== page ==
Cream fillings are useful in pies, tarts, cream horns and other recipes. After spending time and money on preparing a dish, a cream filling that is not thick enough or too thick is disappointing. For instance, it can result in a pie filling that seeps out into the plate and does not hold its shape well when served. This results in a dessert that must be eaten with a spoon instead of a fork and that doesn't look as appealing. Using the right thickening agent in making your cream filling is vital to the success of the dish.
Scoop the amount of thickening agent into the measuring cup with a spoon according to the directions. If the recipe calls for flour and you want to use cornstarch -- which is gluten-free -- use half the amount the directions suggest. When using cornstarch rather than arrowroot, tapioca or potato starch, add the exact same amount that the recipes states.
Pour the thickening agent into the mixing bowl.
Measure the liquid, such as cream or water, to the mixing bowl. Use the liquid while it is room temperature or cold, do not attempt to mix the thickening agent and liquid together while the liquid is hot. This often causes lumps in the cream filling.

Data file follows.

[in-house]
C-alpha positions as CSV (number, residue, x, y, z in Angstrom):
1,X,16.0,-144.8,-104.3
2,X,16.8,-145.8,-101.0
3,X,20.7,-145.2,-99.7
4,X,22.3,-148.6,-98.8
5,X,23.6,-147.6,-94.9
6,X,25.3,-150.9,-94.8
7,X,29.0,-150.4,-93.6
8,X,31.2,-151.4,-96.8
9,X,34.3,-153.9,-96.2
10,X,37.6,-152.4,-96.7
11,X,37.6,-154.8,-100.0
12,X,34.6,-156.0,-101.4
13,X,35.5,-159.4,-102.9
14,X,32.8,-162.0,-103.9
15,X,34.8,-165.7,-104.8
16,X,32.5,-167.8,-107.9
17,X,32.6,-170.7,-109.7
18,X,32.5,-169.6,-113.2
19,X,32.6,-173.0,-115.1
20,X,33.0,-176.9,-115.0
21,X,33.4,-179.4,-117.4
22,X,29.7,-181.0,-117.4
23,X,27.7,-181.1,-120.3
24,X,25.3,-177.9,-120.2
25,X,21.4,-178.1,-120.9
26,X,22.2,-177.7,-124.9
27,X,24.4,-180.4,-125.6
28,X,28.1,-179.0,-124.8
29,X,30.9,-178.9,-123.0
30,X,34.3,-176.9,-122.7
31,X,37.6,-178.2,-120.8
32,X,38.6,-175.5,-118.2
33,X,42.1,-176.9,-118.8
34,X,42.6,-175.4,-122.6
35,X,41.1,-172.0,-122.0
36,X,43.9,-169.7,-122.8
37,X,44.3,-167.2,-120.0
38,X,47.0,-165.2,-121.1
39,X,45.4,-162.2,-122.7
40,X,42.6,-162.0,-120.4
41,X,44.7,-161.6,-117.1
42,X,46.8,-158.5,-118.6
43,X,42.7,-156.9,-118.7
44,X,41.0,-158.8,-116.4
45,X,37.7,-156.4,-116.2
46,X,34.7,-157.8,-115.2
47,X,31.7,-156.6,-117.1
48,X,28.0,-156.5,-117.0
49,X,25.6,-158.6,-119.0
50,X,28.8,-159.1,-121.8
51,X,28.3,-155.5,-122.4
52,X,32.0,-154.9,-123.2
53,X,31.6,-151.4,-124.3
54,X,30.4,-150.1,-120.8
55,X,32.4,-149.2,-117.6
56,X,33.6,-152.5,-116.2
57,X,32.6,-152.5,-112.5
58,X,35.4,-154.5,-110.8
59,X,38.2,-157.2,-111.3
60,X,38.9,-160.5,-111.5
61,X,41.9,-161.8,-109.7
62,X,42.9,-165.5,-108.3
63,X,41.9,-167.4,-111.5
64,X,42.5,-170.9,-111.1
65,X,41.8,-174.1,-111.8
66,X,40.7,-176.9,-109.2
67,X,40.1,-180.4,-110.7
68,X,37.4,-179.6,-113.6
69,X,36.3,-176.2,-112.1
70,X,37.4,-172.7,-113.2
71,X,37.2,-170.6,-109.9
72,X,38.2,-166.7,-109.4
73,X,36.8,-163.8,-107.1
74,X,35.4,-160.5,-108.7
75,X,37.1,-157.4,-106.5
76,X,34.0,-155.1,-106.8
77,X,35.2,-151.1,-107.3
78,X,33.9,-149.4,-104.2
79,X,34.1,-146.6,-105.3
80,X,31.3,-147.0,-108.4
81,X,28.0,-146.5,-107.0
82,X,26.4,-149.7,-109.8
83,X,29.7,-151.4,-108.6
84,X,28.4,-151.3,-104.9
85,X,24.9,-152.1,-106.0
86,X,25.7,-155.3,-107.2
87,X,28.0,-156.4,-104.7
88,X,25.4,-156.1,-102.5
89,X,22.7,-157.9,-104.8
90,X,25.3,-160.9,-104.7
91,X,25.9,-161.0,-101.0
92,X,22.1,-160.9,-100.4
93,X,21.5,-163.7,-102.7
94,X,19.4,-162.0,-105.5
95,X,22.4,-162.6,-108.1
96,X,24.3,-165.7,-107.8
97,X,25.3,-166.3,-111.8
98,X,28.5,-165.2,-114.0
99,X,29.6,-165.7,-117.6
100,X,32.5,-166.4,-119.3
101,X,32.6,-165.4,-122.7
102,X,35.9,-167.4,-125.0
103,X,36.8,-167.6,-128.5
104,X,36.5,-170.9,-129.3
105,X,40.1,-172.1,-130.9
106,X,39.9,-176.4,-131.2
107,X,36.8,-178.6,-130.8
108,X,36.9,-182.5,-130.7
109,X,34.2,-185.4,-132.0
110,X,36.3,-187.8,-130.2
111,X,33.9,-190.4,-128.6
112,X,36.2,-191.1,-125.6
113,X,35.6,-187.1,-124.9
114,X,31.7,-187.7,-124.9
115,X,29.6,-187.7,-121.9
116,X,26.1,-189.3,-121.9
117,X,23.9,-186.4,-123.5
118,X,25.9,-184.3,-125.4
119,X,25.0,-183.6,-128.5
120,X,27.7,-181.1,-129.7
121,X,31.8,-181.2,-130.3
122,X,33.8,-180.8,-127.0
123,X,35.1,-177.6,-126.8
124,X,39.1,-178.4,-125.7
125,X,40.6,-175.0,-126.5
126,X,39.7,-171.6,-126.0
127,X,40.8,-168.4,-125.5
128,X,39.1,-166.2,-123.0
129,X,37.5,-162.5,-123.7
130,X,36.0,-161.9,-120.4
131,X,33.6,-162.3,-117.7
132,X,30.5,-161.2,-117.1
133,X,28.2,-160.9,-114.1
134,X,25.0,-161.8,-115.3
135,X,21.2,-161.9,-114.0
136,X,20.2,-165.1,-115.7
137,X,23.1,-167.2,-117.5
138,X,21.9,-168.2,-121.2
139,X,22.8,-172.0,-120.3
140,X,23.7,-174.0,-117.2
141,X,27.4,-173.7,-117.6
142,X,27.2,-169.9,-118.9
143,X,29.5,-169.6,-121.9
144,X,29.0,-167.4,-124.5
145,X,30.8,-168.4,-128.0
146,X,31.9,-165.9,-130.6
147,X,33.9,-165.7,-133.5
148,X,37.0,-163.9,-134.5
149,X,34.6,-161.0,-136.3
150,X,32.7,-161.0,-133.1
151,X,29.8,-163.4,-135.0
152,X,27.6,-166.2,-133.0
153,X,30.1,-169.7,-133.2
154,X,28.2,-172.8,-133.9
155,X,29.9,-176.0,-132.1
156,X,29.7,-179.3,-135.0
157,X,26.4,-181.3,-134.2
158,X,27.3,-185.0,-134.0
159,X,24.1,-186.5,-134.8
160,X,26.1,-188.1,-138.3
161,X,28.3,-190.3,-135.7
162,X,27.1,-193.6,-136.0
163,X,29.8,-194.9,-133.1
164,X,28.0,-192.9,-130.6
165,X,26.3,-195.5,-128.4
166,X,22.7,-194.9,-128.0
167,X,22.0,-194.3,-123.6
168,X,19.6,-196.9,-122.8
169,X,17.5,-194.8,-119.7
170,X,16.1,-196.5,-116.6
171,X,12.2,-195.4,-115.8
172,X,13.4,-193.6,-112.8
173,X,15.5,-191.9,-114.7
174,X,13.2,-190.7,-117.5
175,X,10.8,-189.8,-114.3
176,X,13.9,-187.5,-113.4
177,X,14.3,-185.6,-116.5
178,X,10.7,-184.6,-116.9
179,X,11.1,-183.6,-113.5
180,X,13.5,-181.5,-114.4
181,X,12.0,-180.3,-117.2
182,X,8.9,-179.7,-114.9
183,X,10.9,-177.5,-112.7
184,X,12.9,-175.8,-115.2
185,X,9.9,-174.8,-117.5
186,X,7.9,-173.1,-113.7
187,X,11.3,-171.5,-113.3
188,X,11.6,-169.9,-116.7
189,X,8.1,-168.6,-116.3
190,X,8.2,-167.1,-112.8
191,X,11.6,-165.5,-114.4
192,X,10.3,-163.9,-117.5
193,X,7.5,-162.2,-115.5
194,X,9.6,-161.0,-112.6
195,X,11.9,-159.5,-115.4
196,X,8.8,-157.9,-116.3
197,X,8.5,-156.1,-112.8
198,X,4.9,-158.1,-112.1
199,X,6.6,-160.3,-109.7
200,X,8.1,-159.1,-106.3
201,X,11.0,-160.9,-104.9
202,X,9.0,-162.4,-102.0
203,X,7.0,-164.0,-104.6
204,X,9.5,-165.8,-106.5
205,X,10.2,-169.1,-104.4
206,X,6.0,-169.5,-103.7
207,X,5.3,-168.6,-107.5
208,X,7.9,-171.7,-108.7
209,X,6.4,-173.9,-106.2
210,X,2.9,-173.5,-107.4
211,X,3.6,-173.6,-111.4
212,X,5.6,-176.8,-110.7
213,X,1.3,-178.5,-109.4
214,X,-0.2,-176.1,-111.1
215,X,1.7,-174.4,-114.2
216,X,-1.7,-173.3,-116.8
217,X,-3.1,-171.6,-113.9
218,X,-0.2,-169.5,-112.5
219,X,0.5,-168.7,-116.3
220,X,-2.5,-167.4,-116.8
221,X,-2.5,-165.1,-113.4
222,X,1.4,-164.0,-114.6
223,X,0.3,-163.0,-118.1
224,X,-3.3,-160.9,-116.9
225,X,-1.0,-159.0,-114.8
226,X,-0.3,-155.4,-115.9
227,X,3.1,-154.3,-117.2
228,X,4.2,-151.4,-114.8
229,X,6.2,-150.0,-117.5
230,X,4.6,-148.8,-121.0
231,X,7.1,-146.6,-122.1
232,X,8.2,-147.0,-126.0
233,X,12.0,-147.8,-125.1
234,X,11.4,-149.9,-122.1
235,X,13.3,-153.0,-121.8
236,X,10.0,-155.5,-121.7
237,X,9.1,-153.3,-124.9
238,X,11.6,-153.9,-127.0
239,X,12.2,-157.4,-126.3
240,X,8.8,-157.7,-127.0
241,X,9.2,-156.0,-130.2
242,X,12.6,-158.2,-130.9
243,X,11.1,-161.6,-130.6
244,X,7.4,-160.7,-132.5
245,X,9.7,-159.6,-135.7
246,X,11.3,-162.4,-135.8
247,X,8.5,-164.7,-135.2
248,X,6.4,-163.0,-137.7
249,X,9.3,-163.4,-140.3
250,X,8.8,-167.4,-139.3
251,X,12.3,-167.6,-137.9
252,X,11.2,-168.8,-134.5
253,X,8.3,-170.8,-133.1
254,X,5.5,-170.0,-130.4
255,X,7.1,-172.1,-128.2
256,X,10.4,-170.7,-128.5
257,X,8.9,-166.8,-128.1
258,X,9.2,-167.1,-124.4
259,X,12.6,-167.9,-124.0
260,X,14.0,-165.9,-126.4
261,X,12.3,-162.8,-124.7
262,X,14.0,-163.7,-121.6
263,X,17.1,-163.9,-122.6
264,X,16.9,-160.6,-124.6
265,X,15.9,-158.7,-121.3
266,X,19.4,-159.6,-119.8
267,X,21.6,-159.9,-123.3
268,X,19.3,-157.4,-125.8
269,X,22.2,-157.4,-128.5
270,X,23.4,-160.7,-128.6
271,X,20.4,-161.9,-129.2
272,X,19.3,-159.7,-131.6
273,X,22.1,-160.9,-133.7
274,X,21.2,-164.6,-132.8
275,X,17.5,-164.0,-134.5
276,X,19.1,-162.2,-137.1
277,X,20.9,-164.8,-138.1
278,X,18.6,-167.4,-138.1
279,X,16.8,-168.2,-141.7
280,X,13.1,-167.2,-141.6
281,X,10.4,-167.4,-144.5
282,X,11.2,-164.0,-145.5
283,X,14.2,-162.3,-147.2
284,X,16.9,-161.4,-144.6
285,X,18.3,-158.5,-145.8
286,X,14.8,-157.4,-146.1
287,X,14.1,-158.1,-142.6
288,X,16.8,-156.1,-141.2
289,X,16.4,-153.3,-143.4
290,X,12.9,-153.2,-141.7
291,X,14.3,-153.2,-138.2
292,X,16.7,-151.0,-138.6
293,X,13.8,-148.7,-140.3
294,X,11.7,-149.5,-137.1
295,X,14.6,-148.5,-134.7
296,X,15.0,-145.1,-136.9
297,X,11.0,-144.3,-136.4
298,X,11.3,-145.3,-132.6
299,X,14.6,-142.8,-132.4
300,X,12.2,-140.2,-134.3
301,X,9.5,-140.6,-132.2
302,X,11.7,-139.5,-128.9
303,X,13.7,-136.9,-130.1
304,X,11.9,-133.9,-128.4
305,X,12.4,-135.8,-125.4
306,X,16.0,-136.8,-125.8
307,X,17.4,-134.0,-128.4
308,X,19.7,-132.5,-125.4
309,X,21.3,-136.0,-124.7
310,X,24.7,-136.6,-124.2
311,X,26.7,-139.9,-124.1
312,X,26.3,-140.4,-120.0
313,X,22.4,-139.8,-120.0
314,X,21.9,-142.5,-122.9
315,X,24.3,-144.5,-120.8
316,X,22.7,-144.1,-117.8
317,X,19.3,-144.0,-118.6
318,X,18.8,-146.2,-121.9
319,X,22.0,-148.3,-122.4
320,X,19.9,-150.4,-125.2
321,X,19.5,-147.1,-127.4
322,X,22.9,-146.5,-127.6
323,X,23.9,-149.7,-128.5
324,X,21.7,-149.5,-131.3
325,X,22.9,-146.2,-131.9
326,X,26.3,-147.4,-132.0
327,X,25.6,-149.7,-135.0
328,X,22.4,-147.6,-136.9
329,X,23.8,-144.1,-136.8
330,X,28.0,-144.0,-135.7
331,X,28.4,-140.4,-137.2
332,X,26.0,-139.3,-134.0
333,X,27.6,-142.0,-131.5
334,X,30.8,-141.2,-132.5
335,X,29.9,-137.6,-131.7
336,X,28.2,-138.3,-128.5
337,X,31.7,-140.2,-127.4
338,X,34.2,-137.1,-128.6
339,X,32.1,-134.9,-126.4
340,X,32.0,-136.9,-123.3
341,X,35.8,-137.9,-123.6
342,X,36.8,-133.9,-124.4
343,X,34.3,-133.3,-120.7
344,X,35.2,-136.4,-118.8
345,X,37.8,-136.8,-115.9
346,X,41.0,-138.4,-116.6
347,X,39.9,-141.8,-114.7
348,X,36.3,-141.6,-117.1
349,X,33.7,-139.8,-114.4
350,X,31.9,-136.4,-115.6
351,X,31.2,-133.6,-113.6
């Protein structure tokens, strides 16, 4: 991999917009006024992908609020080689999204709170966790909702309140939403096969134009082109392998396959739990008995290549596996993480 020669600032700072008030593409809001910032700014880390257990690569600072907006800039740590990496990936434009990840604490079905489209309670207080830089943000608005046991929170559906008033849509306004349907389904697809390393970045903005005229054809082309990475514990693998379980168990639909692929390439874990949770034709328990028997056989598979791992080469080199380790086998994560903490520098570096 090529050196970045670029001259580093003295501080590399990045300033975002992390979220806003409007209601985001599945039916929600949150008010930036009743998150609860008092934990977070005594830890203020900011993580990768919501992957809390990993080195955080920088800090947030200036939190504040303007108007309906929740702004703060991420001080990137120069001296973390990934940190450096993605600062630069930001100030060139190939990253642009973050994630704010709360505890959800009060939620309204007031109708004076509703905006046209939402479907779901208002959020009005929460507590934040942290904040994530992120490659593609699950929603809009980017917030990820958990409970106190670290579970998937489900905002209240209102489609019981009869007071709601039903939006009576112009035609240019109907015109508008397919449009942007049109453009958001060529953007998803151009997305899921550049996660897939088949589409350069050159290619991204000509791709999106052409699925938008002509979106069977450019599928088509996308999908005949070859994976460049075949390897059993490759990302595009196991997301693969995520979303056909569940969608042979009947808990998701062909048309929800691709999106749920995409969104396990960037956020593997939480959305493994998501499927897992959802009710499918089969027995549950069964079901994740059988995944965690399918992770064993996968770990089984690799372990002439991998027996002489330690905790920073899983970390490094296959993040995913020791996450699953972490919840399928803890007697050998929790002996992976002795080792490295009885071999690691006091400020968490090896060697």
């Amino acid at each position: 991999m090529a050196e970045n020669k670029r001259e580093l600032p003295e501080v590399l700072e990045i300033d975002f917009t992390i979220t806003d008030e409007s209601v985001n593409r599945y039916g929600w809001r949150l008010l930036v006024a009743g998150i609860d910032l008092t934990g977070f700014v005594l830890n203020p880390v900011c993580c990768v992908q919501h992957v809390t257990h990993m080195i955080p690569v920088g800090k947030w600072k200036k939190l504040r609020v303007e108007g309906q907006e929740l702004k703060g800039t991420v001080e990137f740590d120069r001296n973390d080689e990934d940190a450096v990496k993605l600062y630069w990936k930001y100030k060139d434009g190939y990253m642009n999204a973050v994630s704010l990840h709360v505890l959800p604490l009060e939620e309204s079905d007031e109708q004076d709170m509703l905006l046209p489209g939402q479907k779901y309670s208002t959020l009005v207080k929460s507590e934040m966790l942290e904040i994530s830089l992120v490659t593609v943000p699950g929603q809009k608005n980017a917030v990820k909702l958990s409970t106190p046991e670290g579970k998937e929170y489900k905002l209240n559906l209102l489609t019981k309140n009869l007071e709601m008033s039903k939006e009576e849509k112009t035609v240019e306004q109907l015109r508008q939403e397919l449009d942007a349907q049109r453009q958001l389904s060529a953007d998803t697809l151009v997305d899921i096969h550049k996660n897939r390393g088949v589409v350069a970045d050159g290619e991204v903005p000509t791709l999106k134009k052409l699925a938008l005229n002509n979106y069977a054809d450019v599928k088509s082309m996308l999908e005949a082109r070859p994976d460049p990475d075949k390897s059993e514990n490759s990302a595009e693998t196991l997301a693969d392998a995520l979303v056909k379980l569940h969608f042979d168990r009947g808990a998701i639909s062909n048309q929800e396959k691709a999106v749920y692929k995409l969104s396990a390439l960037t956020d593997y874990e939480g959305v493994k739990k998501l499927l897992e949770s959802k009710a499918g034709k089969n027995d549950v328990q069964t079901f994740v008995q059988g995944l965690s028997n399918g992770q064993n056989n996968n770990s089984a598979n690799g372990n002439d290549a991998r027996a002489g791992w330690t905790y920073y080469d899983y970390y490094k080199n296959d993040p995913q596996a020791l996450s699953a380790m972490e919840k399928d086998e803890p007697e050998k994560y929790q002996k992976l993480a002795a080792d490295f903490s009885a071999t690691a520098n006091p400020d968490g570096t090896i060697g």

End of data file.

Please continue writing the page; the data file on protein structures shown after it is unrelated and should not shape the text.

Whisk the liquid and thickening agent together well until it is a smooth consistency and contains no lumps.
Pour the mixture into a cooking pot and add the rest of the ingredients according to the recipe directions. Some cream fillings for pies cook and thicken in the oven.
Stir the cream filling constantly while cooking it over medium-low to medium heat until the mixture starts to boil. Continue stirring and allow it to boil for one minute to thicken well. Remove the cream filling from the heat and follow the recipe directions. Boiling the mixture for a longer time may result in the cream filling thinning too much when it cools.
Measure your thickening agent and liquid carefully. Even a small error may result in a cream filling that is not the right consistency. Cornstarch does not have a taste, therefore is an excellent thickening agent in dishes where the cream filling flavour is subtle. Eggs are also useful in thickening cream fillings if the recipe calls for them. The egg proteins start to coagulate between 62.2 and 70 degrees Celsius, as stated by the Prepared Pantry website. Follow the recipe carefully to avoid overheating the eggs and causing them to scramble in the cream filling.